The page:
Lyme Disease
It is an inflammatory disease caused by bacteria and transmitted by tick bites. It presents as a rash, headache, fever, and body aches and possibly later by arthritic symptoms and neurological and cardiac disorders. It can be treated by antibiotics, but the effects of the disease can be long-lasting.

Measles is a highly contagious viral illness that occurs worldwide and is characterized by fever, cough, fatigue, and conjunctivitis, as well as a rash. Following exposure, the majority of those susceptible will develop measles. Vaccines are available, and it is common and standard practice to vaccinate children in many countries.


Infectious mononucleosis is characterized by fever, tonsillar pharyngitis, and swollen lymph nodes and results in extreme fatigue. It is caused by the Epstein-Barr virus and is spread through bodily fluids, such as saliva.


Mumps is a highly contagious viral illness that is largely preventable through vaccination. Typically, it begins with a few days of fever, headache, myalgia, fatigue, and lack of appetite, followed by swelling of the saliva glands between the ears and jaw.

A common infection caused by bacteria, a virus, fungi, or other irritants, and causes inflammation in the air sacs of one or both lungs. It can be fatal under certain circumstances. Symptoms range from limited shortness of breath and productive cough to fever, respiratory distress, and sepsis. Treatment may consist of antibiotics, rest and fluid intake, or hospitalization in severe cases as well as certain therapies.
Rocky Mountain Spotted Fever

Bacterial infection caused by a tick bite and can result in fevers, chills, headache, nausea, stomach pain, vomiting, muscle aches, joint pain, or even rashes or discolored skin at the site of the bite. It can also result in vascular injury and clotting, as well as pneumonitis, encephalitis, and myocarditis, and it is treated with antibiotics.

Sepsis Infection
Extreme inflammatory response within the body to fight off other infections, and can lead to multiple organ failure and death. Symptoms involve fever, low blood pressure, rapid heart rate, difficulty breathing, and confusion. Many instances of sepsis occur after an infection in the lungs, urinary tract, gastrointestinal tract, and skin.
Sexually Transmitted Diseases
  • Sexually transmitted diseases can most often occur through direct and unprotected sexual contact. Commonly, symptoms usually include a combination of the following:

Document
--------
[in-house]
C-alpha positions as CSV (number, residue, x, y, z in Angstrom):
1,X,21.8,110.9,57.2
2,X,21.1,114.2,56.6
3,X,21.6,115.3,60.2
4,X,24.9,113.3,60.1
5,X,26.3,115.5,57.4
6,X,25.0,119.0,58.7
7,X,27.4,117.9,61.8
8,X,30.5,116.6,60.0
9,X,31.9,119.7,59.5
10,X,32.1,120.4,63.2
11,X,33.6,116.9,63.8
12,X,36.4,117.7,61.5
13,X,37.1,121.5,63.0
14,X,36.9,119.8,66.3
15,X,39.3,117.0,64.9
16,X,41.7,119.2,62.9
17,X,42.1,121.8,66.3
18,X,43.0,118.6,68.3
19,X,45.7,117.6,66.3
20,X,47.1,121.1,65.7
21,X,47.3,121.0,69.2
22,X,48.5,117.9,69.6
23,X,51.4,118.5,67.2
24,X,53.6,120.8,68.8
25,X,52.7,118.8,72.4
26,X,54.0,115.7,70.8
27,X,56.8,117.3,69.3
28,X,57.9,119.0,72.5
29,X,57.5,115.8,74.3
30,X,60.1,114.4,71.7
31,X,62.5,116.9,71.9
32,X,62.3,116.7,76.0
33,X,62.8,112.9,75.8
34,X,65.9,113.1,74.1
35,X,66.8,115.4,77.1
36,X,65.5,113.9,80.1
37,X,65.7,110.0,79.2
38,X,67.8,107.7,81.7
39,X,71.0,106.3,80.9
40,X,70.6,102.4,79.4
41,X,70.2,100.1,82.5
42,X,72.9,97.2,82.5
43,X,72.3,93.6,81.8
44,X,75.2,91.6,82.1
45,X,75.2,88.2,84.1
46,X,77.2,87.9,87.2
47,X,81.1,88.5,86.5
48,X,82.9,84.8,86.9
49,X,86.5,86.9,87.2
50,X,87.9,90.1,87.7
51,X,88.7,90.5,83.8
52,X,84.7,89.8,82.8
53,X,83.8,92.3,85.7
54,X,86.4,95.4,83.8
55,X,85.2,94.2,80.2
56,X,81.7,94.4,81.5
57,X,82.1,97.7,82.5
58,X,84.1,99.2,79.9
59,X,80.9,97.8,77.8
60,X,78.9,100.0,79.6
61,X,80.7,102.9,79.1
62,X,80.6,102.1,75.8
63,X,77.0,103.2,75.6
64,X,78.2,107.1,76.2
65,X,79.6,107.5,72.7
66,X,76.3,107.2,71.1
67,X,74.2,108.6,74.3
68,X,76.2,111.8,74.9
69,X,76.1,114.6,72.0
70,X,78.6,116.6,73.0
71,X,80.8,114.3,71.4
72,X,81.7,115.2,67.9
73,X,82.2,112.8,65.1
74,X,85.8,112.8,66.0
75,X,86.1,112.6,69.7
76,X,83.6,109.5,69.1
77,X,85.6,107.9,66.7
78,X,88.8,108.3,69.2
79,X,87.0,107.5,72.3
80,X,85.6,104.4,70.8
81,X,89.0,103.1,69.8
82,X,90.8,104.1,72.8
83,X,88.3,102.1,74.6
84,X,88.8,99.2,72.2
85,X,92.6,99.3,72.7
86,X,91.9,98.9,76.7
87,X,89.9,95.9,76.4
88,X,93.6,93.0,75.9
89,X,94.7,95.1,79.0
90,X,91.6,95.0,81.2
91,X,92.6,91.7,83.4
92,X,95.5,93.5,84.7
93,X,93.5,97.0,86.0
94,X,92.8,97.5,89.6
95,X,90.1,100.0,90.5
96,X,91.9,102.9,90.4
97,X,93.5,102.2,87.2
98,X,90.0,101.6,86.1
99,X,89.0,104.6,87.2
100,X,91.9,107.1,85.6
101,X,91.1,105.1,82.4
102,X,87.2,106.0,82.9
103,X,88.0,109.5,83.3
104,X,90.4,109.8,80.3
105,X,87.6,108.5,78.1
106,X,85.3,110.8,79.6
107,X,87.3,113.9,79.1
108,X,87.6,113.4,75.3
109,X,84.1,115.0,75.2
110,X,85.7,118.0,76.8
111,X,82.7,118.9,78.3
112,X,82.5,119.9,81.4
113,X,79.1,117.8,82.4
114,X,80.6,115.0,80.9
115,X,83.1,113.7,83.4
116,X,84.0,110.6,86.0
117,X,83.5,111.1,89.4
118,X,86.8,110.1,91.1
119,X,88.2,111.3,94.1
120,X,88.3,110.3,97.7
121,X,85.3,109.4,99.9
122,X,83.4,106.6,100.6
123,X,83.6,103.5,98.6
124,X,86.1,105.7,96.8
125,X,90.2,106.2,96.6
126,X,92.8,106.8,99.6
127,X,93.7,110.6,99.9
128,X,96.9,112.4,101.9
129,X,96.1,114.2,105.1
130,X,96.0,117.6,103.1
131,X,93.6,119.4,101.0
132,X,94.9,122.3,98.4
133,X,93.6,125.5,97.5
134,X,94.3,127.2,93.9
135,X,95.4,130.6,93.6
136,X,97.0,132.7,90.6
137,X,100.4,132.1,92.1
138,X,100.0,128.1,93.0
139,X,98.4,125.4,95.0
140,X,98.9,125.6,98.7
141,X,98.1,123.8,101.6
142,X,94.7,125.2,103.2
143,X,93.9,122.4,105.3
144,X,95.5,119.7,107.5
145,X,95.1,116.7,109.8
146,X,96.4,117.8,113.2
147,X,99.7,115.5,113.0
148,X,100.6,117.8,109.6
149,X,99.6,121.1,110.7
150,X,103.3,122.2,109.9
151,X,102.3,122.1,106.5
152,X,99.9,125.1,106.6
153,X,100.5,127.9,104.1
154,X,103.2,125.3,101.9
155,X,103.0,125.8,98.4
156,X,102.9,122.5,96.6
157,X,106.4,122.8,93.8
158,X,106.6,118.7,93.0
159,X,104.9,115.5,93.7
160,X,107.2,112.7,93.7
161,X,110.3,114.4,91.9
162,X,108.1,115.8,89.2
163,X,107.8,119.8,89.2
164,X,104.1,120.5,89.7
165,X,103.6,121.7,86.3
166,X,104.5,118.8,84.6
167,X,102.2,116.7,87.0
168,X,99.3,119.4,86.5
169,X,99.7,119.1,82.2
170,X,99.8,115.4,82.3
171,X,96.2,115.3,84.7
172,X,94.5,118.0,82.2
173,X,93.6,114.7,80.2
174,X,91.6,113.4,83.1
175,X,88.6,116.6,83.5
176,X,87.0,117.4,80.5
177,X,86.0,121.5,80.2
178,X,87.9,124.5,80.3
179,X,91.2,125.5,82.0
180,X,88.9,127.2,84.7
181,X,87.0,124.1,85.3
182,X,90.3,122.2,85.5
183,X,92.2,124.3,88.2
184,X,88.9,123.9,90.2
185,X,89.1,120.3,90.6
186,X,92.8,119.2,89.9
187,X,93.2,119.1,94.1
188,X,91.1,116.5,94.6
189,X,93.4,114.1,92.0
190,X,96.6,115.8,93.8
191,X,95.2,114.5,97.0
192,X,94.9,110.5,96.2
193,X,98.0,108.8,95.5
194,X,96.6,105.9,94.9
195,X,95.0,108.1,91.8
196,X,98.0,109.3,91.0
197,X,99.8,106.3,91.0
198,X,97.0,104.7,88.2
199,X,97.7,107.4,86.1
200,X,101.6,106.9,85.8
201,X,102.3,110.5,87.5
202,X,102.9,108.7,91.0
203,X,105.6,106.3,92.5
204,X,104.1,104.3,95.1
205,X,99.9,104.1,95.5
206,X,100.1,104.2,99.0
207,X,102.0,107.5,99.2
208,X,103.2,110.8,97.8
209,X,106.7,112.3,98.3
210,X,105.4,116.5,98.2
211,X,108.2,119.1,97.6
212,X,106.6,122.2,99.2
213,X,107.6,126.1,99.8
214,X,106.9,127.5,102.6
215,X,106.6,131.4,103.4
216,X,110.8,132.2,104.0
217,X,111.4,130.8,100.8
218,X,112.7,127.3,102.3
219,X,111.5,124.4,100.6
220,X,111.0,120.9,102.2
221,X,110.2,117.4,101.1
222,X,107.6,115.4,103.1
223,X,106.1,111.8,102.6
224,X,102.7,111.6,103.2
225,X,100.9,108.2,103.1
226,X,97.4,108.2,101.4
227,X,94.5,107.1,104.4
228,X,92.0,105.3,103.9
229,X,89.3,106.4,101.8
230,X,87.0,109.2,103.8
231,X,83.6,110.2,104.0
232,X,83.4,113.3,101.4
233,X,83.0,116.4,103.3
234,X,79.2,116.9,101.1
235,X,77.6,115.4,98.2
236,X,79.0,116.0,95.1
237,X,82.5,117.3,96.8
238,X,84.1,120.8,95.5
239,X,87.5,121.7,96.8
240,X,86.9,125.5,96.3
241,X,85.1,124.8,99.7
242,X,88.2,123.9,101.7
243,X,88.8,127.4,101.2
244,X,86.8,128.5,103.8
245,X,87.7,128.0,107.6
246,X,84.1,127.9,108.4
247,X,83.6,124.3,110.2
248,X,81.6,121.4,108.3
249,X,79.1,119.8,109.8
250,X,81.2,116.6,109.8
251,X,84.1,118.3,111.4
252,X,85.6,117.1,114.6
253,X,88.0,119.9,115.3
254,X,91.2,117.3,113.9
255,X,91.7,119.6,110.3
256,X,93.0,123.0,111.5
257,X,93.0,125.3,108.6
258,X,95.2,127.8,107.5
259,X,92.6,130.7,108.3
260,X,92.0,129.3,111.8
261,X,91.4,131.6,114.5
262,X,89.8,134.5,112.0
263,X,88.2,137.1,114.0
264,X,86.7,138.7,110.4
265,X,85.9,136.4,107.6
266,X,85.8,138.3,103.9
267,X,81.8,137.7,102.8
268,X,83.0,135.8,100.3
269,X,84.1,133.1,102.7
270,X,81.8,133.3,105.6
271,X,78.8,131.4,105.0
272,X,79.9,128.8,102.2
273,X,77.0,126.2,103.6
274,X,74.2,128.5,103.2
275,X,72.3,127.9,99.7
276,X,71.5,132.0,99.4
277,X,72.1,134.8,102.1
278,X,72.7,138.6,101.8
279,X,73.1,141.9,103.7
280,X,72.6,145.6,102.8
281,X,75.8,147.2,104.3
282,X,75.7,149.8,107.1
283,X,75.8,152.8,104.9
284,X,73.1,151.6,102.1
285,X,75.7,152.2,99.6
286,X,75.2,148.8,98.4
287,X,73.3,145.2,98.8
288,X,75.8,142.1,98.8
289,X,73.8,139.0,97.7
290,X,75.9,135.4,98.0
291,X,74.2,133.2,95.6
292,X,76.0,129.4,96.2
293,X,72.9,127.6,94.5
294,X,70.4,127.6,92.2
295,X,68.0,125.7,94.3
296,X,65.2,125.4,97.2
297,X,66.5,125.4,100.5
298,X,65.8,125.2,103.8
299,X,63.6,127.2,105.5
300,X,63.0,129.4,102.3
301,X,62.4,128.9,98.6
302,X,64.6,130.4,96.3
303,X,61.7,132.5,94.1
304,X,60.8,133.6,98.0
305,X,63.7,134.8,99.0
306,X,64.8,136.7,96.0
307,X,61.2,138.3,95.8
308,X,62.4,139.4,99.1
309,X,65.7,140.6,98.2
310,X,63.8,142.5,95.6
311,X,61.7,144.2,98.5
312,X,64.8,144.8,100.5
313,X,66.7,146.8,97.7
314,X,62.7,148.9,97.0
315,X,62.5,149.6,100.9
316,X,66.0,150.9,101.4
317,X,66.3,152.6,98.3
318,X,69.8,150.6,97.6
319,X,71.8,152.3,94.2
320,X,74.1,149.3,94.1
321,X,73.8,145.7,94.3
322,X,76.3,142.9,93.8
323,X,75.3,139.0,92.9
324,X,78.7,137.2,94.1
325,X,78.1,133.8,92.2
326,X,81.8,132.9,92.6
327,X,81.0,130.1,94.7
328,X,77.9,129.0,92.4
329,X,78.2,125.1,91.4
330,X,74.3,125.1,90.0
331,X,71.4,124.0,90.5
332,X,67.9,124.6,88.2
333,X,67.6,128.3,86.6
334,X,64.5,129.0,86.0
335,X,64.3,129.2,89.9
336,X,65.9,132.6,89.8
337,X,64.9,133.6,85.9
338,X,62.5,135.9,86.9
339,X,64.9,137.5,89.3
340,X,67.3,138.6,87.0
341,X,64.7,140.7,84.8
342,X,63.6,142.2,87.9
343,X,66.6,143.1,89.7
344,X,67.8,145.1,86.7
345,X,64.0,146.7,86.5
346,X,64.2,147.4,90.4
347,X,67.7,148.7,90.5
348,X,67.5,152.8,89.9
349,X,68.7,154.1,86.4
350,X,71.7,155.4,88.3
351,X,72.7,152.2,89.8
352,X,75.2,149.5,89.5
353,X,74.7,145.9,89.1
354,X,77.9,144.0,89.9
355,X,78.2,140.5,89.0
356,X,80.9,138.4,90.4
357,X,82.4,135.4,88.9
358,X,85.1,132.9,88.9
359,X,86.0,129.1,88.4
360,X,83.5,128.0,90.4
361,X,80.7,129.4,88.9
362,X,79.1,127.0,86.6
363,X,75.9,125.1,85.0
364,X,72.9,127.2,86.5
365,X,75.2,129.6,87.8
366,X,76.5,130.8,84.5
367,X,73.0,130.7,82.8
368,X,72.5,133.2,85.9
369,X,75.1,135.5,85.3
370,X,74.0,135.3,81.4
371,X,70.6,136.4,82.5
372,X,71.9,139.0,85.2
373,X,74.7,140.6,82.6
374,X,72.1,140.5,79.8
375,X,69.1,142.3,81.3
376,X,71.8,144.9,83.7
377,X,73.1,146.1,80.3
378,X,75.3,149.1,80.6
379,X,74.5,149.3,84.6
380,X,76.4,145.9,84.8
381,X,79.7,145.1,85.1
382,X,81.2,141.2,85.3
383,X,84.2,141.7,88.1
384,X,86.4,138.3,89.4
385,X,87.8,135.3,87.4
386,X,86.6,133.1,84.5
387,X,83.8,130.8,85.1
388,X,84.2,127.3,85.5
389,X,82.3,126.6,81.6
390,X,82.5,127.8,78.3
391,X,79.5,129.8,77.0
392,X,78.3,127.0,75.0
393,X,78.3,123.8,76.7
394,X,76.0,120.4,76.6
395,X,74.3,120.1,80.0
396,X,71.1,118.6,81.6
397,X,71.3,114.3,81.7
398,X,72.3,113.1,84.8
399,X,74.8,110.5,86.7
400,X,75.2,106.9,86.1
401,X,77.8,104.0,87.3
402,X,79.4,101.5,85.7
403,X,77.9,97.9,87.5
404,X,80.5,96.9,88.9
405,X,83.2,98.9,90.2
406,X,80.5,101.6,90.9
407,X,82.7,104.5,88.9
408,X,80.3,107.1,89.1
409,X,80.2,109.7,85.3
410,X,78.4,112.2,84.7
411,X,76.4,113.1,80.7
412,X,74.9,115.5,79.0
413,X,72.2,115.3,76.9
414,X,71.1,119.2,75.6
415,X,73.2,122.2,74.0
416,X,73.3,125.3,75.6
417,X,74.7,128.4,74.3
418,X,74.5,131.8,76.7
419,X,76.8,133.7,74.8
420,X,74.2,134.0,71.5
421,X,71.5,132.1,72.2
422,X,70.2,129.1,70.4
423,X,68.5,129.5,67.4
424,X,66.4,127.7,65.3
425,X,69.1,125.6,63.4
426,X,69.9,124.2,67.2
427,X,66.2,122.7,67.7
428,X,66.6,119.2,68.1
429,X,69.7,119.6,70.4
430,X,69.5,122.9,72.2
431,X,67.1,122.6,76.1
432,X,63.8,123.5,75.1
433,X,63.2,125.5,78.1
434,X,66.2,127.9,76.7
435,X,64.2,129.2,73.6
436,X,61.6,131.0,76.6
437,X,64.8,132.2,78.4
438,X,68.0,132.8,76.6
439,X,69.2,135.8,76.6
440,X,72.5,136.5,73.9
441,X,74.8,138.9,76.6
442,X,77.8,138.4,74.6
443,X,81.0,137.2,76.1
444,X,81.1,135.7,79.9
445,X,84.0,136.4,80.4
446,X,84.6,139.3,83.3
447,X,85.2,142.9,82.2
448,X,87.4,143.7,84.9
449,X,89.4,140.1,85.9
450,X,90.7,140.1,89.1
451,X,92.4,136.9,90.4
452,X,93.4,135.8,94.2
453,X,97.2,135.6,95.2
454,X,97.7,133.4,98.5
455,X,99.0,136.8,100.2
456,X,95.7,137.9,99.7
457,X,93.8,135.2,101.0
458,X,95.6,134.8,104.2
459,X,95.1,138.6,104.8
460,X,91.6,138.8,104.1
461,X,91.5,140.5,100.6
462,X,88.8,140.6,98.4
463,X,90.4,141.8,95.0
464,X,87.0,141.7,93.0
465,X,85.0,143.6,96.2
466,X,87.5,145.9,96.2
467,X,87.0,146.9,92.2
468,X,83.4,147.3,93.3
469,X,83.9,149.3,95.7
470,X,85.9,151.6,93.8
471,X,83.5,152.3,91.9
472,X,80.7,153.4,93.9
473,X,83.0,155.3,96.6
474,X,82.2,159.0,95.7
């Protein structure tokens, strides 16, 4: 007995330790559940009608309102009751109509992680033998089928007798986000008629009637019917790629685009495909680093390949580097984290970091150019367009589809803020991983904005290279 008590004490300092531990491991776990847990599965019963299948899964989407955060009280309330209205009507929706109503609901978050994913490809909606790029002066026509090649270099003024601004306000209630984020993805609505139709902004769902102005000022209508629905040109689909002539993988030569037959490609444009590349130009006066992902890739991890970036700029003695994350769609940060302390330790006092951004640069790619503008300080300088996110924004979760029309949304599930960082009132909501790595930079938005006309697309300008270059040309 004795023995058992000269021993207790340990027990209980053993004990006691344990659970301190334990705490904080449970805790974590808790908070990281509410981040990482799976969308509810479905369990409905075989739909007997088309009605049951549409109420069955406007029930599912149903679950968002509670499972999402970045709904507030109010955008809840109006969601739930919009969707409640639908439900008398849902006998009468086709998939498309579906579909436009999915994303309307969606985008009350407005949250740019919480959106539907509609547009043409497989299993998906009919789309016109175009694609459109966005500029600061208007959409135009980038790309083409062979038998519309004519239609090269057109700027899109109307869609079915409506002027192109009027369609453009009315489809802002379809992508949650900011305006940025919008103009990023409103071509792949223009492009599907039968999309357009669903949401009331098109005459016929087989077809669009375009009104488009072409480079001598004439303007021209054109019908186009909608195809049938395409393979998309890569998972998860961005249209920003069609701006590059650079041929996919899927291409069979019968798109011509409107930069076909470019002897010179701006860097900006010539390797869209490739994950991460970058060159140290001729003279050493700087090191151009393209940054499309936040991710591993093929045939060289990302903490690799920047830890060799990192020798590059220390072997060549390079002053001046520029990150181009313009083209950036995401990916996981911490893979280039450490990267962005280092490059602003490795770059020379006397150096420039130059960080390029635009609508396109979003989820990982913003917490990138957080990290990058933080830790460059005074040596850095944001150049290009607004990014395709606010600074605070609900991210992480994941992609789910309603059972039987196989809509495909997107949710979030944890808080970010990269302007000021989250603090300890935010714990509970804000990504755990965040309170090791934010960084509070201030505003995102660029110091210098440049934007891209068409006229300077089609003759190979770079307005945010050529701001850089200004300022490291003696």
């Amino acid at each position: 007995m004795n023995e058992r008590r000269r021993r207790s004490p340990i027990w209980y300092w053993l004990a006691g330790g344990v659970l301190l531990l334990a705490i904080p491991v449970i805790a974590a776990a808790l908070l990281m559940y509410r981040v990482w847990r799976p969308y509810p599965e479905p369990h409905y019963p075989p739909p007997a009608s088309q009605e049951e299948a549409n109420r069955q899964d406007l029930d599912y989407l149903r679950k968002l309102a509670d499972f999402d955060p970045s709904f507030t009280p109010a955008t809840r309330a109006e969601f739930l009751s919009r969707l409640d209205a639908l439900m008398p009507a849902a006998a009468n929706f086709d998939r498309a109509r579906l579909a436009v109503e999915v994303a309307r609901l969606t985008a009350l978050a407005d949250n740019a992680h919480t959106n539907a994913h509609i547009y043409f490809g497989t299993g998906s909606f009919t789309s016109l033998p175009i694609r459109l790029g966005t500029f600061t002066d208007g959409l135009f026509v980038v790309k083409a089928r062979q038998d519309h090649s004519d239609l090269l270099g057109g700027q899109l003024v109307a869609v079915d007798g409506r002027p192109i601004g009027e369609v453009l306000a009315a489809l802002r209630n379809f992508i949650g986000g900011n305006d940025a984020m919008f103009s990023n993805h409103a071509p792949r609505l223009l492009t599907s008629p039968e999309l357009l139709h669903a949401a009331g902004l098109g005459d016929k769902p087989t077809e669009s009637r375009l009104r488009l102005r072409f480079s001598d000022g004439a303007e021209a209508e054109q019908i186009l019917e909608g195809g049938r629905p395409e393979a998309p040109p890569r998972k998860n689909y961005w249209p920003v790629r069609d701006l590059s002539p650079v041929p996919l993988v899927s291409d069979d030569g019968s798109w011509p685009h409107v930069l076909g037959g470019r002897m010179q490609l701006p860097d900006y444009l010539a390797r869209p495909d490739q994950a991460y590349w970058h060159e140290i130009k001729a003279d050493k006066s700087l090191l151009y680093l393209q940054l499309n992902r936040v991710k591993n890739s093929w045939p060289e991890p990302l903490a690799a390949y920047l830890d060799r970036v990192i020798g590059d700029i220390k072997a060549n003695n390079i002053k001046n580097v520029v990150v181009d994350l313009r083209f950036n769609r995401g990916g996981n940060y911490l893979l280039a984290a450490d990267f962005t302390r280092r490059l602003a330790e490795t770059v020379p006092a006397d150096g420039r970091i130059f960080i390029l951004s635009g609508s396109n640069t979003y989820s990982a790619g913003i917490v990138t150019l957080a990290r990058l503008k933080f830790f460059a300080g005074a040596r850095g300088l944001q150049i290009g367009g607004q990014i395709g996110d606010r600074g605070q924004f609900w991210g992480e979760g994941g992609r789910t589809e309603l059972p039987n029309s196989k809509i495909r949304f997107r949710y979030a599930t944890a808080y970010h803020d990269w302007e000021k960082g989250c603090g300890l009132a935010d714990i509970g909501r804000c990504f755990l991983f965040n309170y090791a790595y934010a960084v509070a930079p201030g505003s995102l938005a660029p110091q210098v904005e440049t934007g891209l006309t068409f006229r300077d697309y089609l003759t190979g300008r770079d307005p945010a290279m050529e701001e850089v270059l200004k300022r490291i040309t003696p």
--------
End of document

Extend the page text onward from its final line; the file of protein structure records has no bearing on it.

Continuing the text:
• Pain or discomfort during sex or urination
  • Sores, bumps, or rashes on or around the vagina, anus, buttocks, thighs, or mouth
  • Unusual discharge or bleeding from the genitals
  • Itchiness in or around the genital area

These diseases can also be contracted by sharing needles. Common types include chlamydia, gonorrhea, herpes, HIV, human papillomavirus (HPV), lice, syphilis, and trichomoniasis.

Staph Infection

Staphylococcus aureus bacteria usually cause skin infections and result in rashes, sores, and boils and are associated with other skin infections such as cellulitis and impetigo. It can also be a common cause of food poisoning that results in vomiting, nausea, diarrhea, and dehydration. The bacteria can also cause more severe complications, including toxic shock syndrome from the toxins that some strains contain, septic arthritis, as well as bone and joint pain, abscesses, endocarditis, and lung conditions after entering the bloodstream.

Toxic Shock Syndrome
Closely associated with a staphylococcal infection, it is an illness that may include the rapid onset of fever, skin rash, low blood pressure, and the failure of multiple organs.
Travel-Related Infections

These may include food or water-borne pathogens, hepatitis, malaria, dengue fever, parasites, typhoid fever, yellow fever, tuberculosis, or Zika virus.

A very common bacterial infection that usually affects the lungs and is usually spread from coughing and sneezing. Symptoms include coughing, which can include projecting blood, as well as fever, night sweats, chest pain, difficulty breathing, and weight loss. There are a variety of tests to diagnose the disease, and it can be treated with antibiotics. The cause of many epidemics and outbreaks throughout history, it formally was referred to as “consumption” in the past and is highly contagious. Risk factors include HIV infection, excessive substance use, environmental conditions, smoking, and having cancer.
Viral Hepatitis

The most common form of hepatitis, the virus causes inflammation in the liver and can damage the organ. Symptoms include fever, fatigue, nausea, vomiting, abdominal pain, joint pain, loss of appetite, dark-colored urine, light-colored stool, and jaundice of the skin.

Whooping Cough
Pertussis (“whooping cough”) is a bacterial infection of the lungs that causes rapid and uncontrollable coughing, as well as vomiting and apnea, particularly in infants and children. Vaccines for children are widespread, particularly in the United States, and common. It is spread through coughing and sneezing, and severe results of the disease are seizures, encephalopathy, and death, which are extremely rare.